The Uganda Law Society (ULS) has reiterated its commitment to ensure that the errant police officers who recently participated in the indiscriminate beating up of Dr Kizza Besigye’s supporters, and their supervisors face the law.
According to the ULS President Francis Gimara, the lawyers’ body will seek to legally pursue the individual police officers implicated, in line with the October 2015 Constitutional Court ruling in which Justices Augustine Nshimye, Richard Buteera, Eldad Mwangusya, Prof. Lillian Tibatemwa and Fredrick Egonda-Ntende held that ‘police officers and other state agents implicated in the violation of human rights will be held liable as individuals and not as institutions’.
‘… the time has come for legal practitioners to consider in cases of this nature (brutality) adding as parties the perpetrators and their supervisors of challenged actions in their personal capacity so that they can face civil consequences for their willful disregard of the fundamental rights and freedoms of the people of this country,’ the five-panel Coram unanimously decided. Previously, the Attorney General, the principal government legal advisor, would take on the liabilities of all government officers implicated in rights violations.
Mr Gimara’s comments come in the wake of reports that a group of lawyers led by Abdullah Kiwanuka and acting as ‘private prosecutors’ had sued the Inspector General of Police, Gen Kale Kayihura and his subordinates, all who have been summoned to appear before the Makindye Chief Magistrates Court next Wednesday.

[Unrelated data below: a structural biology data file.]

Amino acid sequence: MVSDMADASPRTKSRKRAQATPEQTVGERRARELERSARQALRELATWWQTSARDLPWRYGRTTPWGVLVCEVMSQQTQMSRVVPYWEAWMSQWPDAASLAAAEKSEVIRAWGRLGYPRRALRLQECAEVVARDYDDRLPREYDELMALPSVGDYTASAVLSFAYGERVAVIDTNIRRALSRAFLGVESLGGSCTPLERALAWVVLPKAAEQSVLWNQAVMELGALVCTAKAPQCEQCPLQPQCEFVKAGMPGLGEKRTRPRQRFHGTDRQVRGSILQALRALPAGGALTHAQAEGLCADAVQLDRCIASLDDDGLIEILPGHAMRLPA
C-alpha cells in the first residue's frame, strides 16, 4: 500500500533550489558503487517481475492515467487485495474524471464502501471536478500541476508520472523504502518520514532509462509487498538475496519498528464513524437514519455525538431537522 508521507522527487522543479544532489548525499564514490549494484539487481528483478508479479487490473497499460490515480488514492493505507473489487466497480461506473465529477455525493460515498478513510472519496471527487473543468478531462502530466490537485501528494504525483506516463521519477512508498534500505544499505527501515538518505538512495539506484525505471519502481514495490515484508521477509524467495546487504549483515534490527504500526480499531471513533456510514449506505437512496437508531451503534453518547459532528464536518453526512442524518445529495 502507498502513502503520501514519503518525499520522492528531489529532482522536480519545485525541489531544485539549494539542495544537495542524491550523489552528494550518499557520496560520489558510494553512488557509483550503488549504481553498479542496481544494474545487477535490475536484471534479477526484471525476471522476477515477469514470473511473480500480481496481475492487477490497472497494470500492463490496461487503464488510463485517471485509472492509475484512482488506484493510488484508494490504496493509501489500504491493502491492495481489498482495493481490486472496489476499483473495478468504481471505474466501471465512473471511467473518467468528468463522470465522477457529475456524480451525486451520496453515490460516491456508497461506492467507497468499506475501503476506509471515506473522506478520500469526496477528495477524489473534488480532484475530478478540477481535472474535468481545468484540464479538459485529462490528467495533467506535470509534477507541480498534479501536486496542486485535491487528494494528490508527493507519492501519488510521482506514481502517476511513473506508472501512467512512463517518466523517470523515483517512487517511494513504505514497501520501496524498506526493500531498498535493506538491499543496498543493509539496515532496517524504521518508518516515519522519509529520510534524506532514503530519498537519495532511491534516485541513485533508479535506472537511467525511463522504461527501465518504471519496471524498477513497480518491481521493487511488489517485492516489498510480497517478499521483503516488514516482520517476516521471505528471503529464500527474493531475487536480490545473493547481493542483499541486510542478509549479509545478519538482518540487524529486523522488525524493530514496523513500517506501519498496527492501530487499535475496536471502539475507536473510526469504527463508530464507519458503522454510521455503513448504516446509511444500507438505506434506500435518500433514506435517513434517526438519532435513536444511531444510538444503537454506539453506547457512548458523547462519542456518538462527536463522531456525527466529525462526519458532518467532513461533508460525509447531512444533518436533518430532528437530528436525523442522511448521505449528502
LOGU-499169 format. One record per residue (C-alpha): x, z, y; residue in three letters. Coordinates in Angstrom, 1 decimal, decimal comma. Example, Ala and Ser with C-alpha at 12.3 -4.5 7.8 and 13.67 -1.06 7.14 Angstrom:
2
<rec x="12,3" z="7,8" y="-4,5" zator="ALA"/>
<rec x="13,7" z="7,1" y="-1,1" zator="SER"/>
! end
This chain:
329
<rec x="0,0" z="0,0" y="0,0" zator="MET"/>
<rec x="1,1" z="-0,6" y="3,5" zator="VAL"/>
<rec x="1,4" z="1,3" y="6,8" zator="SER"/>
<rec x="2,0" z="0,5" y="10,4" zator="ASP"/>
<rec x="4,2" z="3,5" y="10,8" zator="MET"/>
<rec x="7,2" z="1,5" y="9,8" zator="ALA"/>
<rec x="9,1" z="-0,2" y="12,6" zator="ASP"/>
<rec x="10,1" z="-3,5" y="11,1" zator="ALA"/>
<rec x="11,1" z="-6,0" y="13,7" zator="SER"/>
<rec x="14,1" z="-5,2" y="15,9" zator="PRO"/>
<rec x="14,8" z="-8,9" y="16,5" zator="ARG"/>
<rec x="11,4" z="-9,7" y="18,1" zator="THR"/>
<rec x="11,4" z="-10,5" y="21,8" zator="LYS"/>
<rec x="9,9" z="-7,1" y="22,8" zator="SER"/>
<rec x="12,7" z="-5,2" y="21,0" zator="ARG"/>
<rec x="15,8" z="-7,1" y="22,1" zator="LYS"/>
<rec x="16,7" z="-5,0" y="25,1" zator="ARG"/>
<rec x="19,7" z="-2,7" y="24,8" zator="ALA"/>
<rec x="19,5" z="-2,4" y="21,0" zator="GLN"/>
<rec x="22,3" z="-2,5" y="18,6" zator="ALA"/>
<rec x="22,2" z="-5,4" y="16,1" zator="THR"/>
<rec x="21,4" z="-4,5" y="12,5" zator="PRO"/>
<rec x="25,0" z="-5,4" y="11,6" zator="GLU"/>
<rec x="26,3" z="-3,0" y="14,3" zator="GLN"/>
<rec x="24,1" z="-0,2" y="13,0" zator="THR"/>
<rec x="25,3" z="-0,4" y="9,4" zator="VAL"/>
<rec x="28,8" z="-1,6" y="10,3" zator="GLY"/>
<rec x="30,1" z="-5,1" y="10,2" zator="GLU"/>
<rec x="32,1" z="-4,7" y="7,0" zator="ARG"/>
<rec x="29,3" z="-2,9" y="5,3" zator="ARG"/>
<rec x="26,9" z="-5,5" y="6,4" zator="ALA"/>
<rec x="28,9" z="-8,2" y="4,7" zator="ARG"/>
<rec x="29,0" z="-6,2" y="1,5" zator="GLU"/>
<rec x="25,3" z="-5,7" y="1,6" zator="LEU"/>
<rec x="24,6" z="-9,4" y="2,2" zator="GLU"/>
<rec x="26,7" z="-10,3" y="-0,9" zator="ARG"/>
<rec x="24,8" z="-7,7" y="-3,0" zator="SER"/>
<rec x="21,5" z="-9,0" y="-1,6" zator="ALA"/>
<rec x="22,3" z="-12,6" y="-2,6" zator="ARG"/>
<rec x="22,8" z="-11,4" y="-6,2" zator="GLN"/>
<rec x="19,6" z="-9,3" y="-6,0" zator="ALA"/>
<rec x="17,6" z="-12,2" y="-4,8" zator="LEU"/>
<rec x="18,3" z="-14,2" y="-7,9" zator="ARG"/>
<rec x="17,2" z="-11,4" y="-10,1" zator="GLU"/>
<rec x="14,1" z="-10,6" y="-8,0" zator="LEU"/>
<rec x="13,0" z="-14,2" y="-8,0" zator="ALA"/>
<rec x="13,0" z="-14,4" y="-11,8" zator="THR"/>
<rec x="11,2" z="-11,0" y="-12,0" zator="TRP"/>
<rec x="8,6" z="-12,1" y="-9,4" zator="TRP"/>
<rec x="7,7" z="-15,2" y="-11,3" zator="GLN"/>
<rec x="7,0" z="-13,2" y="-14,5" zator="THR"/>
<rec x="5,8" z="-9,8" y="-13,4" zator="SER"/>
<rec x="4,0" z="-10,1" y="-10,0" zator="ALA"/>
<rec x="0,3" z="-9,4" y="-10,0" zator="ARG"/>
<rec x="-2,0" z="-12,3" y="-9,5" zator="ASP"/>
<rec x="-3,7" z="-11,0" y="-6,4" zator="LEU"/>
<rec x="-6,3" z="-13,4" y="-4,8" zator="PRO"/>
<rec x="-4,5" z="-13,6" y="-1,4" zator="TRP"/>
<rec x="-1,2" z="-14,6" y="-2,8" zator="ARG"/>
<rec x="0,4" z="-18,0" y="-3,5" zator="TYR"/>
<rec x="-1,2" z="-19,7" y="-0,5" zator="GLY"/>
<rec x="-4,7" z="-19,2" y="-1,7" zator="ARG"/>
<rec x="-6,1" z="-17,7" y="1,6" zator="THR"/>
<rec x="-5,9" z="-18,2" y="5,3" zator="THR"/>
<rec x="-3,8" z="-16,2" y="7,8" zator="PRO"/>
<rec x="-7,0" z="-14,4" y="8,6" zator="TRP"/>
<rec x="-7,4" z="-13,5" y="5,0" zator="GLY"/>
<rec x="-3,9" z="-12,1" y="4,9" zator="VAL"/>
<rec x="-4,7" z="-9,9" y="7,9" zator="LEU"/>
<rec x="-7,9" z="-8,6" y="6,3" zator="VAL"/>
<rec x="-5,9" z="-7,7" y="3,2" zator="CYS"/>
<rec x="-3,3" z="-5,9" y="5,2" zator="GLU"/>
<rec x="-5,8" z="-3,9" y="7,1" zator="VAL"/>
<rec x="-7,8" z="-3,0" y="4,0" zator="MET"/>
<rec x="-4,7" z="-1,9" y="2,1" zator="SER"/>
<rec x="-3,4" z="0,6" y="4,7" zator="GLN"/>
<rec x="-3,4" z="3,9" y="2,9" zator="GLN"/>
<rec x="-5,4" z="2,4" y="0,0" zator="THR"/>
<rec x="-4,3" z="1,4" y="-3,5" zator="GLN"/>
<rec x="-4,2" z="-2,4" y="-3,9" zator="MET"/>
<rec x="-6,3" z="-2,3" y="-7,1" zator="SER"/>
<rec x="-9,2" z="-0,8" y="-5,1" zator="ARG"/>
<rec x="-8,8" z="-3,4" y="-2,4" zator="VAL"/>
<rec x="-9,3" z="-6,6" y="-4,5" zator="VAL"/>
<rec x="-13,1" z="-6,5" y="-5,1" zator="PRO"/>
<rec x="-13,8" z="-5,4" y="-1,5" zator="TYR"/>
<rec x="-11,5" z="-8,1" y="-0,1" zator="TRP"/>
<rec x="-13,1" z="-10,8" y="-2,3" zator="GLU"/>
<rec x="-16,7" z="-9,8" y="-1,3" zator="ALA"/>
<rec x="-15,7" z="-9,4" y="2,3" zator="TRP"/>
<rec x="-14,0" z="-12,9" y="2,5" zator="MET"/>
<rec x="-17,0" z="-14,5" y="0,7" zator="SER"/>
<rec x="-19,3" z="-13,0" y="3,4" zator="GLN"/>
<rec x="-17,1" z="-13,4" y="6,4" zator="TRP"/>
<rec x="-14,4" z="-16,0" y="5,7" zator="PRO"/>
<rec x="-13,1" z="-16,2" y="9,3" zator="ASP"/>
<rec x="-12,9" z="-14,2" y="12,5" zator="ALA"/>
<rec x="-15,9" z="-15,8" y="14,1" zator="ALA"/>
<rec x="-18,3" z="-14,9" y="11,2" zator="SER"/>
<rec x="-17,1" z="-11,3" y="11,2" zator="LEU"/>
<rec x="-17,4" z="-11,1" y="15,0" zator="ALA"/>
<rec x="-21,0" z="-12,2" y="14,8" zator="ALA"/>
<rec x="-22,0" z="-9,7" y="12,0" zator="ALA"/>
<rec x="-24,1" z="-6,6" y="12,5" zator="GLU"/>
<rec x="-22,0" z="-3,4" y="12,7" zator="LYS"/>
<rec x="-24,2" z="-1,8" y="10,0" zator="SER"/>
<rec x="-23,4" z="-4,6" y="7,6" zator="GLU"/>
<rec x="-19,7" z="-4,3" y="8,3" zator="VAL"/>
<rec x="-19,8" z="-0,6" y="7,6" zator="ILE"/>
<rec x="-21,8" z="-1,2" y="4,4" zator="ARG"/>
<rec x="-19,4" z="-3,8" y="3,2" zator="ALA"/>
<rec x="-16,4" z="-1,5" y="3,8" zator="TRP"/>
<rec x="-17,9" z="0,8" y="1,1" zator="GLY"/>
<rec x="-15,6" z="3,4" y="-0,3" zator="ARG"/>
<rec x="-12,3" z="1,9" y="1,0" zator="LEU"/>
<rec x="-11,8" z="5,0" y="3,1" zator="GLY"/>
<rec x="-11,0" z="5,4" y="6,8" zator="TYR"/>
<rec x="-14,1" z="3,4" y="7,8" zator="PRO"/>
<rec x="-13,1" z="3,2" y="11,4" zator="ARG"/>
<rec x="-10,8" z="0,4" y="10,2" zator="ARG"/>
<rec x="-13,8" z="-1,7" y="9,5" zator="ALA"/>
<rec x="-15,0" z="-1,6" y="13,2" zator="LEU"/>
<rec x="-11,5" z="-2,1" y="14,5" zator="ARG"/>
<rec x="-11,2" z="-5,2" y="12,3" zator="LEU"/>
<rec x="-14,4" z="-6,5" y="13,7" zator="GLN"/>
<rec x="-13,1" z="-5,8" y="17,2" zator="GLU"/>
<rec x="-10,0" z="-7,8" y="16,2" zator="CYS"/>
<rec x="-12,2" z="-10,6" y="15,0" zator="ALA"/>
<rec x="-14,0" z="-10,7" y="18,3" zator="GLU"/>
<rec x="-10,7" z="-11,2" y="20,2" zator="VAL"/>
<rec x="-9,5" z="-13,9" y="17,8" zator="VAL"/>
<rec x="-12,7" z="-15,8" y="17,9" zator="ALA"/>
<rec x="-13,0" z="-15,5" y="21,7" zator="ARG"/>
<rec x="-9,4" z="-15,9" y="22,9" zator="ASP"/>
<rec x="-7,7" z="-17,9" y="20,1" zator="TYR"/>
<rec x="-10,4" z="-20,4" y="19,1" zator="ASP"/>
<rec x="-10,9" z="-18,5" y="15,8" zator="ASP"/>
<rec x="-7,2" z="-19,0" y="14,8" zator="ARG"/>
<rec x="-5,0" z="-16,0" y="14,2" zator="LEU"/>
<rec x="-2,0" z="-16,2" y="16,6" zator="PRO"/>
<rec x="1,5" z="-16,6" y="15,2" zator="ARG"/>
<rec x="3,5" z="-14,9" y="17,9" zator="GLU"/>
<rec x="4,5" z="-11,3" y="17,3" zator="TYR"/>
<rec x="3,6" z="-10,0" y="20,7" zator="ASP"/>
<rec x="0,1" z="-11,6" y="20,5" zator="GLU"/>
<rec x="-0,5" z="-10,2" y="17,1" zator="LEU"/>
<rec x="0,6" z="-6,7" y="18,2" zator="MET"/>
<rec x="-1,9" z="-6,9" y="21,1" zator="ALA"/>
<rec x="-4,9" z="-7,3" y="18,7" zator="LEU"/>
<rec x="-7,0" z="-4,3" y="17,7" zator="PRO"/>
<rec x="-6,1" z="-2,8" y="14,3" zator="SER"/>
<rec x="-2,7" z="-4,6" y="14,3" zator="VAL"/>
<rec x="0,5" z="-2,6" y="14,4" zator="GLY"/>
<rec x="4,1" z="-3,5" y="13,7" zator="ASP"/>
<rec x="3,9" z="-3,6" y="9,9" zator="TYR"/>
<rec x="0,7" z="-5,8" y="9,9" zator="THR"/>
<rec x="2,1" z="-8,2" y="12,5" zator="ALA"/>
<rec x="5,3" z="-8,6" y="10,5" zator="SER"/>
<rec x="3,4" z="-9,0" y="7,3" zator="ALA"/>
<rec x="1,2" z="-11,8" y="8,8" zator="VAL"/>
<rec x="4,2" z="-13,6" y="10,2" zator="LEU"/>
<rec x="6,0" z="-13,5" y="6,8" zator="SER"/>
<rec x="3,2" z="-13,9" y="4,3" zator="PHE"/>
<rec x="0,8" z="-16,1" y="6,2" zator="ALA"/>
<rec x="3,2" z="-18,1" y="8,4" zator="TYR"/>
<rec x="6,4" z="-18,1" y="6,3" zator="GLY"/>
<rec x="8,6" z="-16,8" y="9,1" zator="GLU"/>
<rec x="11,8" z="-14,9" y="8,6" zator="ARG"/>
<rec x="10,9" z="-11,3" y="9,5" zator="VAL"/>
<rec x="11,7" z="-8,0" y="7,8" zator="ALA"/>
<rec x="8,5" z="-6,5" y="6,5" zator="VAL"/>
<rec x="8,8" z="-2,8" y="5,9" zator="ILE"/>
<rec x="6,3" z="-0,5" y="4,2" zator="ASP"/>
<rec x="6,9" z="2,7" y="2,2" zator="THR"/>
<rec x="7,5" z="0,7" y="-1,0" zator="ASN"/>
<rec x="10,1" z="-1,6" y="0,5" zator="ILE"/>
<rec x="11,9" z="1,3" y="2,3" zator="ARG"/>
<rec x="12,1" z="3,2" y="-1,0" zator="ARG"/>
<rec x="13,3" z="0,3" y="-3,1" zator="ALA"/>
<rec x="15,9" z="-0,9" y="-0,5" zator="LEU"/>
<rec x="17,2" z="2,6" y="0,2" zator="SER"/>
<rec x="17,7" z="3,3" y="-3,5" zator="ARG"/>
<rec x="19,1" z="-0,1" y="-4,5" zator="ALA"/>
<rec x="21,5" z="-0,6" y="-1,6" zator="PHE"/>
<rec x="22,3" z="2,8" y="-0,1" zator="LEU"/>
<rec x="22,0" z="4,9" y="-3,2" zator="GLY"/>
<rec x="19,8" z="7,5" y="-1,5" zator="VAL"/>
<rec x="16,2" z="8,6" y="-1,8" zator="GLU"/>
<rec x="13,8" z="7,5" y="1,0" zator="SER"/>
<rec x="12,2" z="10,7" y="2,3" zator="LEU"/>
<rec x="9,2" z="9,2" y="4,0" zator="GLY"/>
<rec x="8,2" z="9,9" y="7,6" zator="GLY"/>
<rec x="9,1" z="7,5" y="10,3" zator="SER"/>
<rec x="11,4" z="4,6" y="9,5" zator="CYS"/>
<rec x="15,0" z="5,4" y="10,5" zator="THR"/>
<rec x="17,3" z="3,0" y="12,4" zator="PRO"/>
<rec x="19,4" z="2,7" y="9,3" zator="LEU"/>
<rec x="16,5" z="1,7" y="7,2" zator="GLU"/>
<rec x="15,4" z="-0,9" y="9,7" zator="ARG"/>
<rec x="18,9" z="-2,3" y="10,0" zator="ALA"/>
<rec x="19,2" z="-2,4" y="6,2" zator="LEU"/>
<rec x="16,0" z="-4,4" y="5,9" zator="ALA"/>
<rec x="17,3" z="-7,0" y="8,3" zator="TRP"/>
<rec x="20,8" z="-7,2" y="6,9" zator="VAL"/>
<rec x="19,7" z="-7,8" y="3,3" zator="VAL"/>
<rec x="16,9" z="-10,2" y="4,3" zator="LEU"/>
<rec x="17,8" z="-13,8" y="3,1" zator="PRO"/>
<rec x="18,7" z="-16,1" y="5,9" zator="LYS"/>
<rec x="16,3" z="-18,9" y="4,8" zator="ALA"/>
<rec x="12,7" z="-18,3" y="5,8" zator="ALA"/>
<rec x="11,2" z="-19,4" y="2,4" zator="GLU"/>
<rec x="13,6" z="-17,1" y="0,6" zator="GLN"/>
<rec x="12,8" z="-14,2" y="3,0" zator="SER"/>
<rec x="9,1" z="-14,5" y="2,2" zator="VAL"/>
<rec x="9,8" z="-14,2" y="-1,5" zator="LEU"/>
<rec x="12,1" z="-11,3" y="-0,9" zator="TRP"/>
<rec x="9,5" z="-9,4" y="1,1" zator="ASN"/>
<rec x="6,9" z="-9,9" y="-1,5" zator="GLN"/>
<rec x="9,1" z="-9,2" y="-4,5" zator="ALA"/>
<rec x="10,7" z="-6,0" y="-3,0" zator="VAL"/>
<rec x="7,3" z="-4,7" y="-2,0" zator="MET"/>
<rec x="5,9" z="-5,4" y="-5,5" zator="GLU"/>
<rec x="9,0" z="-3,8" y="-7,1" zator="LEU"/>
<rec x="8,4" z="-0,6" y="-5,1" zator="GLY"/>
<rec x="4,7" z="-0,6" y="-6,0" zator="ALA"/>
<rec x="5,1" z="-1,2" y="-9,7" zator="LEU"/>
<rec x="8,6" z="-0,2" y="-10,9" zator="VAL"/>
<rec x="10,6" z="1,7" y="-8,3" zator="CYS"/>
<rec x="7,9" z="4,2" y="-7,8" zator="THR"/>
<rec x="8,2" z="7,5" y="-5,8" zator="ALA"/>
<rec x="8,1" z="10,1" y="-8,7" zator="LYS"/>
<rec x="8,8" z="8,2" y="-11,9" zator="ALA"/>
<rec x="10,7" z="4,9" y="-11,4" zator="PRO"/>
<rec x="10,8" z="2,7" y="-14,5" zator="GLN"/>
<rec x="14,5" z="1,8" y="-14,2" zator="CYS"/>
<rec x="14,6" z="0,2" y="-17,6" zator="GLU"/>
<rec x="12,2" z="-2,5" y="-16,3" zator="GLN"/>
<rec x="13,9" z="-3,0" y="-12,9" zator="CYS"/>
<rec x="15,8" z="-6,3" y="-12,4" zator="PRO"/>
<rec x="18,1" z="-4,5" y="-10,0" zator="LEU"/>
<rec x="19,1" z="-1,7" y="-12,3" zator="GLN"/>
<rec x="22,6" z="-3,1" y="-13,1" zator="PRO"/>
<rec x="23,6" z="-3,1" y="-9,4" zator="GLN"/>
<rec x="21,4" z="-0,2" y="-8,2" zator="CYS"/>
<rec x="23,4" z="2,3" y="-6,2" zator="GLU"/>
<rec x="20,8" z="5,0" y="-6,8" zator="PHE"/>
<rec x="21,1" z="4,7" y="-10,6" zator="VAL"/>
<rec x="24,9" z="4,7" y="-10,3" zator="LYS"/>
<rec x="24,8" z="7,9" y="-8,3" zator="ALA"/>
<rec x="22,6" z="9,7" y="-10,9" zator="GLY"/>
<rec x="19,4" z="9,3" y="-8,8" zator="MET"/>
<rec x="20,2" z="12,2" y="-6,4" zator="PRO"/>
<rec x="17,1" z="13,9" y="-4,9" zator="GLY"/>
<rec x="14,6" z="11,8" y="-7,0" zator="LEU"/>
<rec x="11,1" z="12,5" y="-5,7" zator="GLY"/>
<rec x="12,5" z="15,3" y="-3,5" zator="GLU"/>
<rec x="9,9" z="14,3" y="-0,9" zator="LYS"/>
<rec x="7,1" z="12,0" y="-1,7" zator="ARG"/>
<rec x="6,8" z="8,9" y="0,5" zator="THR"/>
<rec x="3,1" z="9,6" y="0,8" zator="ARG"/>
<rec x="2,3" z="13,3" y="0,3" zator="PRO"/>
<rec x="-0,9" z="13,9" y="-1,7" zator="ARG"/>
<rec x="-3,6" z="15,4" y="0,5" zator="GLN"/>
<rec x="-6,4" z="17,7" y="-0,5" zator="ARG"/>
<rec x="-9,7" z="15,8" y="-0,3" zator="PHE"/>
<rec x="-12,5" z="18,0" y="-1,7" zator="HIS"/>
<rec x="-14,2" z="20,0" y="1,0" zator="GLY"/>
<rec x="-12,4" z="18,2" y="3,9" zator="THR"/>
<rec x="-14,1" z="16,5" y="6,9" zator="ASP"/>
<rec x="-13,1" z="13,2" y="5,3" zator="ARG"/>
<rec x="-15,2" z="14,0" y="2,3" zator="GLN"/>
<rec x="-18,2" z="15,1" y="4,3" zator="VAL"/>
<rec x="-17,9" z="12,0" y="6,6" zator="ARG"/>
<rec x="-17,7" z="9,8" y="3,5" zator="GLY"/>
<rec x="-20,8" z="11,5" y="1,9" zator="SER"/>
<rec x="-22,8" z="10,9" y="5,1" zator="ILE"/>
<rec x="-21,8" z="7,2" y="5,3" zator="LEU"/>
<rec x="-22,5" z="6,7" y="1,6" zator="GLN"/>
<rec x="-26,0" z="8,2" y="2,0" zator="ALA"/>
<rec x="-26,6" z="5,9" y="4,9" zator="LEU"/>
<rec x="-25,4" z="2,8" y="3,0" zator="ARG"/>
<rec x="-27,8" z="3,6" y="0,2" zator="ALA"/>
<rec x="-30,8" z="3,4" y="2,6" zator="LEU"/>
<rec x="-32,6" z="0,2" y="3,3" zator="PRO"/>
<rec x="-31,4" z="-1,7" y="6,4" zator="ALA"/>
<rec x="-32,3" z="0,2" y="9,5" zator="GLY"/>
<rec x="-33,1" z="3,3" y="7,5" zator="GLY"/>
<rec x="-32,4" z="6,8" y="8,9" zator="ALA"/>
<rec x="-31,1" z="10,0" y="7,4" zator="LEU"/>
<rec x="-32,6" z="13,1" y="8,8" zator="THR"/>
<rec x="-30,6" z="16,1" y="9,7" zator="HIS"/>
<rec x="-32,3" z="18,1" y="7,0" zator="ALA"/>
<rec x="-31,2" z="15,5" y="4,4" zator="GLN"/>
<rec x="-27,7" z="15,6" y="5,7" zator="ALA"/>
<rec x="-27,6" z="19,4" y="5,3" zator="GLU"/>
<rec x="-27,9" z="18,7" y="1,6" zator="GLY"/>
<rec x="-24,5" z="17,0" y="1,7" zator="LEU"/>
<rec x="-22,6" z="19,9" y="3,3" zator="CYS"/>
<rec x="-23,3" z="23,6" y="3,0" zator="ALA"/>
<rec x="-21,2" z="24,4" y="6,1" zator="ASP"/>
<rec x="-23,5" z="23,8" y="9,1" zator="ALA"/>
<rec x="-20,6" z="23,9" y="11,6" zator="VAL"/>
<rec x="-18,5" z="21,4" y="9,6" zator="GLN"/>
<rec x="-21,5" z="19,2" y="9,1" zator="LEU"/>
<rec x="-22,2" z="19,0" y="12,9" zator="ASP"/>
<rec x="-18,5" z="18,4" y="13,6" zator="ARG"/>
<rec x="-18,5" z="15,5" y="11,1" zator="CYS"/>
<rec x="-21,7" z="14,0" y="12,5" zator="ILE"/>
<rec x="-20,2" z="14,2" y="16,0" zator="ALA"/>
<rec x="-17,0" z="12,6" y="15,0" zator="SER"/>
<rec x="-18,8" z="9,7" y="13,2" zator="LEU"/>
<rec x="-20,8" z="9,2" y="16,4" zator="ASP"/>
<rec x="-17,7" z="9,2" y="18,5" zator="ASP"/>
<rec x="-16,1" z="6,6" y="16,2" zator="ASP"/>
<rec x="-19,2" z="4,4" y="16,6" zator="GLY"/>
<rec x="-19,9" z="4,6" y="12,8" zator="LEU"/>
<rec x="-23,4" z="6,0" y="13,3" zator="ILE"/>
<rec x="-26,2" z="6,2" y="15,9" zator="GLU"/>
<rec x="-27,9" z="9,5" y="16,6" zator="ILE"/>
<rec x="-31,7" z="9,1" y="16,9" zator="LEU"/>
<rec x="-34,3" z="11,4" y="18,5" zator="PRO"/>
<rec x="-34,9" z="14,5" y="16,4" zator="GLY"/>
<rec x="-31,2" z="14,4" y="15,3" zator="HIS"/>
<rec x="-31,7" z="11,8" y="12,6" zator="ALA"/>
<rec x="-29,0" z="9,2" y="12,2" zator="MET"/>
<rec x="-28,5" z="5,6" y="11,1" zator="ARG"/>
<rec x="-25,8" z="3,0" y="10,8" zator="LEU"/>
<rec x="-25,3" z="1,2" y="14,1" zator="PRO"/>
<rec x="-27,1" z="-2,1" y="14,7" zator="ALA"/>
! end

The officers, some of who are already facing charges before the police administrative court, include Senior Superintendents of Police (SSP) Andrew Kaggwa and Samuel Bamuzibire, the former Kampala Metropolitan Police south commander and the former KMP Field Force Unit (FFU) commander, respectively. Others are Assistant Commissioner of Police (ACP) James Ruhweza, the KMP Operations Commander; KMP South operations Commander Wesley Nganizi, former KMP North deputy Commander Geoffrey Kaheebwa; and Moses Nanoka, the District Police Commander Wandegeya Police Division.
Further, Mr Gimara said the ULS, which has a membership of over 1800 lawyers, would offer free legal (pro bono) services to the victims of the recent police brutality.
In a related development, Police Spokesperson Fred Enanga has said that IGP Kayihura and his subordinates are yet to receive any court summons. Enanga also argued that the officers were not acting in their personal capacity but as police officers working under an institution, the Uganda Police Force (UPF).
However, Mr Kiwanuka, who is leading the private prosecutors, claimed that the individual police officers had refused to receive the summonses, opting to be summoned through the IGP.
By press time it was not possible to establish what would happen in case Mr Kayihura and the other police officers snub the court summonses.
Over the past one month the police has come under severe criticism from the public for its excessive use of force that included beating civilians with shepherd canes (Kiboko) and most recently, the screening on social media of a police driver knocking down a man who was by the roadside. The man, who fell on the tarmac, was also kicked in the ribcage by a plain-clothed man suspected of being a security operative.